“Let’s say in the future Mr. X calls the Secretary of State in Wisconsin and says, ‘I only need 5,000 votes.’ I’d hang them,” said La Follette. “A Republican of a certain persuasion may not hang up.”
All four Republicans will compete in the August primaries for support for the Secretary of State’s nomination and hand over election control to the office. Each has sharply criticized the electoral commission’s handling of the 2020 presidential election, saying the commission’s interpretations of state law inappropriately allowed the widespread use of ballot boxes and unsupervised voting by nursing home residents. That, they falsely claim, led to fraudulent votes that propelled Biden to victory over Trump.
Republicans have spent months trying to discredit the committee, including by pressuring impartial director Meagan Wolfe to resign.
Wolfe declined an interview, but the committee’s chairman, Democrat Ann Jacobs, called Republican pressure to provide election surveillance to the Secretary of State “a disguised attempt to politicize the election administration.”
“They want to change the umpires because they lost the game,” she said.
State Representative Amy Loudenbeck, who leads Republican candidates for secretary of state in fundraising, said appointing the secretary of state in charge of the election would make someone directly accountable to voters.
“I strongly believe that we should look at every option to increase transparency and confidence in our electoral process,” she said. Loudenbeck said she would be “firm in my refusal” if anyone pressured her to influence the election results.
A distant relative of Wisconsin’s famous progressive governor and 1924 presidential nominee, “Fighting” Bob La Follette, La Follette probably owes that surname to his long tenure. He was first elected Secretary of State in 1974. After failing as lieutenant governor in 1978, he won his old office in 1982 and has won reelection nine times since.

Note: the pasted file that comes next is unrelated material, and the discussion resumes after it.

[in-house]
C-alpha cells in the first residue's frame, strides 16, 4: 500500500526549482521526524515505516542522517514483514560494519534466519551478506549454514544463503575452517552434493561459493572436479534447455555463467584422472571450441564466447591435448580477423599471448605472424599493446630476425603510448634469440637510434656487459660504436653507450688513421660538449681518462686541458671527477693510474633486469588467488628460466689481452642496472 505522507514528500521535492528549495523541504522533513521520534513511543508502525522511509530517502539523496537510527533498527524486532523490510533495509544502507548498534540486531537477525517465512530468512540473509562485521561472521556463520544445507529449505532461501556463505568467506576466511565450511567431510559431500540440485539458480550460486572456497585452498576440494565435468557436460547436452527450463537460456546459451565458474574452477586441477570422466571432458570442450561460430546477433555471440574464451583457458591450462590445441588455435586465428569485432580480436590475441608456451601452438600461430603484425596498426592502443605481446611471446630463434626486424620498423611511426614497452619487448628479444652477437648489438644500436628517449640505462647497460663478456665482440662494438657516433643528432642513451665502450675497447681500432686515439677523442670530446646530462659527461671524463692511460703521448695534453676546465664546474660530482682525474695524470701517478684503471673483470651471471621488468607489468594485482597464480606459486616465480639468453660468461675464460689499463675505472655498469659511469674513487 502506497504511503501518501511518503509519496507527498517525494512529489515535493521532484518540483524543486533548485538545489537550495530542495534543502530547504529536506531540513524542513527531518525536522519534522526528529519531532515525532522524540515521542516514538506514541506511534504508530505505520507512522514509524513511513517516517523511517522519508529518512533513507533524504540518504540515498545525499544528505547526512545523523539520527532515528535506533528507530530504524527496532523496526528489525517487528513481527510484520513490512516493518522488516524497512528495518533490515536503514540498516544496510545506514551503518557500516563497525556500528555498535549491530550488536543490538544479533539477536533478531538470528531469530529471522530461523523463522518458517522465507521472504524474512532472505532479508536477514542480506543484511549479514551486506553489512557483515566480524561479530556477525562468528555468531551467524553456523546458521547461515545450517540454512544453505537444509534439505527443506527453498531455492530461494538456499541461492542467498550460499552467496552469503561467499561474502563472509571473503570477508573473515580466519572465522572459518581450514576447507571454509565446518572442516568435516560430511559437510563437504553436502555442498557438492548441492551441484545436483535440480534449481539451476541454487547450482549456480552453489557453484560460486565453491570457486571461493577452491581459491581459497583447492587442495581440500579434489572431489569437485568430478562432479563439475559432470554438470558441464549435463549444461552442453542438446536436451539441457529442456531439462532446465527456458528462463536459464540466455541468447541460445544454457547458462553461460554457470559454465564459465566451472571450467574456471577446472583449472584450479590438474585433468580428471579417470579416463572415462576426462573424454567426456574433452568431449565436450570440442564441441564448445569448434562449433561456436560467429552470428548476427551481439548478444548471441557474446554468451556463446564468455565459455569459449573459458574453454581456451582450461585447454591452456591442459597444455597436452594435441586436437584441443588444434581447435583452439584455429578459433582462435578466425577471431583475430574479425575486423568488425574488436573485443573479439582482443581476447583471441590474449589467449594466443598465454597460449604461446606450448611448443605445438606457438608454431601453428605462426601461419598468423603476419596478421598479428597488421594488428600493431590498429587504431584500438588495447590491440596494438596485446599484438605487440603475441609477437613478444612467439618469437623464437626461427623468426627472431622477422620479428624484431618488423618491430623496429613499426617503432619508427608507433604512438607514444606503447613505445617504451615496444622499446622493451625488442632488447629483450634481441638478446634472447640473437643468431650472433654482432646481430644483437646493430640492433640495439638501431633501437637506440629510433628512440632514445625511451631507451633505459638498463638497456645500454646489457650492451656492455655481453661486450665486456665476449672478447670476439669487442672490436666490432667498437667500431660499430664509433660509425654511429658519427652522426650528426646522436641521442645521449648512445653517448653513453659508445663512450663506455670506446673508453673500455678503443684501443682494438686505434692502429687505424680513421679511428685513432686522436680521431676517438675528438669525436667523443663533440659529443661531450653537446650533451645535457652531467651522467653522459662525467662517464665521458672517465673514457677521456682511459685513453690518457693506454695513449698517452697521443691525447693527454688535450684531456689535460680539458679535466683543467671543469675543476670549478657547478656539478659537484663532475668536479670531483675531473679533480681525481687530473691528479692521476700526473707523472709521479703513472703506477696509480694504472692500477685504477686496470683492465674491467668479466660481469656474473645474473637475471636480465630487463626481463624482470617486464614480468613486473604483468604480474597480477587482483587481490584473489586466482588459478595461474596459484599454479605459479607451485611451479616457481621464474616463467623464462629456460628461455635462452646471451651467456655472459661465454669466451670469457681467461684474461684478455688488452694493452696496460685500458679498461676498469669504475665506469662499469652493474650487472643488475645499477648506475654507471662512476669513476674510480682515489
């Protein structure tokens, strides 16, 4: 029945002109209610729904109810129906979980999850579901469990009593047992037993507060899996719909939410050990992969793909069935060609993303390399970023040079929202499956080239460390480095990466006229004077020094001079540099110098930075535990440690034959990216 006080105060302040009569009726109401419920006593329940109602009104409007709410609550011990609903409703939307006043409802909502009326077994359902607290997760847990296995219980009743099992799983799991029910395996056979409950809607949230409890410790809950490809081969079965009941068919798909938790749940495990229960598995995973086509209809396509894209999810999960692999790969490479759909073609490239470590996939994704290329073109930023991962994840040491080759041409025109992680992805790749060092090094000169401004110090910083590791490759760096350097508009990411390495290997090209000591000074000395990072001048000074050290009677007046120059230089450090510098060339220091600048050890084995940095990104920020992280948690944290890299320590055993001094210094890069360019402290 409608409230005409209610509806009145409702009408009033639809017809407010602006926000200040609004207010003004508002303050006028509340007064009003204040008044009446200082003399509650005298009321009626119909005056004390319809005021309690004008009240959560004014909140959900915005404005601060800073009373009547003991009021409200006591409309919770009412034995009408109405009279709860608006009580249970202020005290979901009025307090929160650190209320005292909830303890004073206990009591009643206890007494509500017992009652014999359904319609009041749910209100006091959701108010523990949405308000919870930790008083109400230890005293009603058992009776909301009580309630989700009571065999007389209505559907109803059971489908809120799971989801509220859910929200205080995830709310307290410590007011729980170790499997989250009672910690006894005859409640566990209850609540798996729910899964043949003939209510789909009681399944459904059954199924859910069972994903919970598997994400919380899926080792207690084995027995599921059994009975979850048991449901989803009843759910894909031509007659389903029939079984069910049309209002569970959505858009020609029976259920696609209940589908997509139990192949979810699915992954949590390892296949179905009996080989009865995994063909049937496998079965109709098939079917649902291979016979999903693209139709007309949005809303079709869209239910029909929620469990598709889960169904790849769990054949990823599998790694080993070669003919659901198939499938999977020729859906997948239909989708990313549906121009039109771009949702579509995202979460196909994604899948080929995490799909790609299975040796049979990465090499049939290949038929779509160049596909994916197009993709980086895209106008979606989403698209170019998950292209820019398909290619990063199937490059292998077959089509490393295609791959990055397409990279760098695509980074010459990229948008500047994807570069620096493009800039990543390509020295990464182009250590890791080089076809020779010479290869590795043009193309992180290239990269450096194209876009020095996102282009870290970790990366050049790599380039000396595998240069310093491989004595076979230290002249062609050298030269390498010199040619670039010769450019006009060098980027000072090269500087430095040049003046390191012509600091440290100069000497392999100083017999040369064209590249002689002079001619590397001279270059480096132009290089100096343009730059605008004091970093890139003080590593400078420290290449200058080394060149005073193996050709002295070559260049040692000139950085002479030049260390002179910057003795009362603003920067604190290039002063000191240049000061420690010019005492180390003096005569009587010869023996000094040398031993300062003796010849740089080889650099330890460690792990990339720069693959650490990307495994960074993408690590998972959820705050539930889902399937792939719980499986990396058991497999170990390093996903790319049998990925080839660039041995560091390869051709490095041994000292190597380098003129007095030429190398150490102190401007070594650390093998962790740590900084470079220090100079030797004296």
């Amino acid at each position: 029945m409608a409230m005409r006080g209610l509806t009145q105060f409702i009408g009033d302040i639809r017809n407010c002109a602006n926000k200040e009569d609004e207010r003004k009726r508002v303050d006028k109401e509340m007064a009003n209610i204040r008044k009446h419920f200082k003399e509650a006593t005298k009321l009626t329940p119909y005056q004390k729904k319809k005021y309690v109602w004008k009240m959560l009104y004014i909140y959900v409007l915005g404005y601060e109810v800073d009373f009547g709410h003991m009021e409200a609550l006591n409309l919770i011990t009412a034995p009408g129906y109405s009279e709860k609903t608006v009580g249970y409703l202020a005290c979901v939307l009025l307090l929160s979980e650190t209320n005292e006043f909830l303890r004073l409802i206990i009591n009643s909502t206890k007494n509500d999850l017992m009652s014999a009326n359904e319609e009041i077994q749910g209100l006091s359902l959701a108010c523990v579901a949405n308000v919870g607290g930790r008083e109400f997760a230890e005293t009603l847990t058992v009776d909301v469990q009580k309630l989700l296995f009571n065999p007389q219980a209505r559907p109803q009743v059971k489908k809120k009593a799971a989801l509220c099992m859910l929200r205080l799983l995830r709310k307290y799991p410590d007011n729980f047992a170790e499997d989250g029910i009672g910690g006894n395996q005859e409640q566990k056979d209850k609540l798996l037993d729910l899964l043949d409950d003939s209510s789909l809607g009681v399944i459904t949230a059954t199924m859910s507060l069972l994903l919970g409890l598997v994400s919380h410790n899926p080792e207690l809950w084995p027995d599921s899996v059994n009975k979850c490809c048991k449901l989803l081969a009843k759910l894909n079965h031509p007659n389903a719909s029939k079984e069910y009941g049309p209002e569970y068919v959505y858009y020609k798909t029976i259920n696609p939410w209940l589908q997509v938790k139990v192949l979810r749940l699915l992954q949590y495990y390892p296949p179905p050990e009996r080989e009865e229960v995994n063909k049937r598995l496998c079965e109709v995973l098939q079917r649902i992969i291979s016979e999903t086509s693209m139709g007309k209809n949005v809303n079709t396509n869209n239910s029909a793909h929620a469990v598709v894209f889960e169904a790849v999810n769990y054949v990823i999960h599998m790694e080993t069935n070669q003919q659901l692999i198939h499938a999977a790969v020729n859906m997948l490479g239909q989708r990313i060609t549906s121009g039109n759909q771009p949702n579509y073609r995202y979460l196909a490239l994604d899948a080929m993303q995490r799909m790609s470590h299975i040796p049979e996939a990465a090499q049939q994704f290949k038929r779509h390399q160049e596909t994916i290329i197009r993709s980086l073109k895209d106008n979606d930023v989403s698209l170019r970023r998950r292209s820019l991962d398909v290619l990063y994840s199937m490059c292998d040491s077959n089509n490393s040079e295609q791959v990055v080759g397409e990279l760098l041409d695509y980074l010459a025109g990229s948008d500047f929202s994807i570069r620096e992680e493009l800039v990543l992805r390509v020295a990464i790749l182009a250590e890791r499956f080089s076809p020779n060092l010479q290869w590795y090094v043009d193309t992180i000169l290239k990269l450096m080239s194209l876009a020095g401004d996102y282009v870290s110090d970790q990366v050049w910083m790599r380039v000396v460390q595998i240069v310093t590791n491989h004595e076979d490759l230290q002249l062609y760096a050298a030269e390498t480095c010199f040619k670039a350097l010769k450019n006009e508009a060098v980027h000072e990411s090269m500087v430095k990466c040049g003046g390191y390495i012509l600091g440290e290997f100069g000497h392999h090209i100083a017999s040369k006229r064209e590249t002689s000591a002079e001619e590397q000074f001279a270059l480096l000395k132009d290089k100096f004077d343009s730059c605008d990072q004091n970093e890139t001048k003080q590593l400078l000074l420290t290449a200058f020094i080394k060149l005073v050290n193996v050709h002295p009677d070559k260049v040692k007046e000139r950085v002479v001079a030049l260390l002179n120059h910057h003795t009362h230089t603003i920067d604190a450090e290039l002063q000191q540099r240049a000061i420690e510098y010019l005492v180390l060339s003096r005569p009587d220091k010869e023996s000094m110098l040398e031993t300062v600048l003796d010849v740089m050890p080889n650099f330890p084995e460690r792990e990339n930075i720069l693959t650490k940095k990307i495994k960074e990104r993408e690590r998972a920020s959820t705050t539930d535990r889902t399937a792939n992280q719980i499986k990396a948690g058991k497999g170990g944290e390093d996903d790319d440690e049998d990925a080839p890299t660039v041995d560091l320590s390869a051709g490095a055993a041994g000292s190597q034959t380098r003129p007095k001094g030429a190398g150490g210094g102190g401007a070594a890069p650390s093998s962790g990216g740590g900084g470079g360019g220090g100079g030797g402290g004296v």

The offices’ only duties are to sit on a wooden board of the state and verify documents that Americans and foreigners need to travel. Republicans banished La Follette to the Capitol basement and stripped the office of a ceremonial duty to affix the state seal to laws after he refused to do so for the then-government. Walker’s law restricting public unions in 2011.
La Follette’s once-comfortable margins have tightened in recent years, and in what may be a sign of Democrats’ concerns about preserving the office, Alexia Sabor, chairman of the Democratic Party’s board of directors, announced Dane County, recently faced a primary challenge. He’s also rarely had a Republican challenger as tough as Loudenbeck, who spent eight years on the legislature’s powerful budget committee.
La Follette has never relied on raising a lot of money to win, and he said he won’t before the primaries — even as lingering fears of COVID-19 hamper the retail campaigns he’s run in the past. . If he wins the primaries, he said, he knows he’ll need money to win in November, especially if Trump or others start pumping dollars into the Republican candidate’s campaign.
“I hope the Democratic Party establishment, which wants to keep the office in the hands of a Democrat for very obvious reasons, would be willing to fund that,” he said.
The president of the state party, Ben Wikler, was wary of Democrats’ plans for the race.
“Republican secretary of state candidates are seeking powers that can only be conferred by a Republican governor,” Wikler said. “Evers’ veto is the most important barrier preventing election undermining in 2024.”
Follow Todd Richmond on Twitter at https://twitter.com/trichmond1
JOIN THE CALL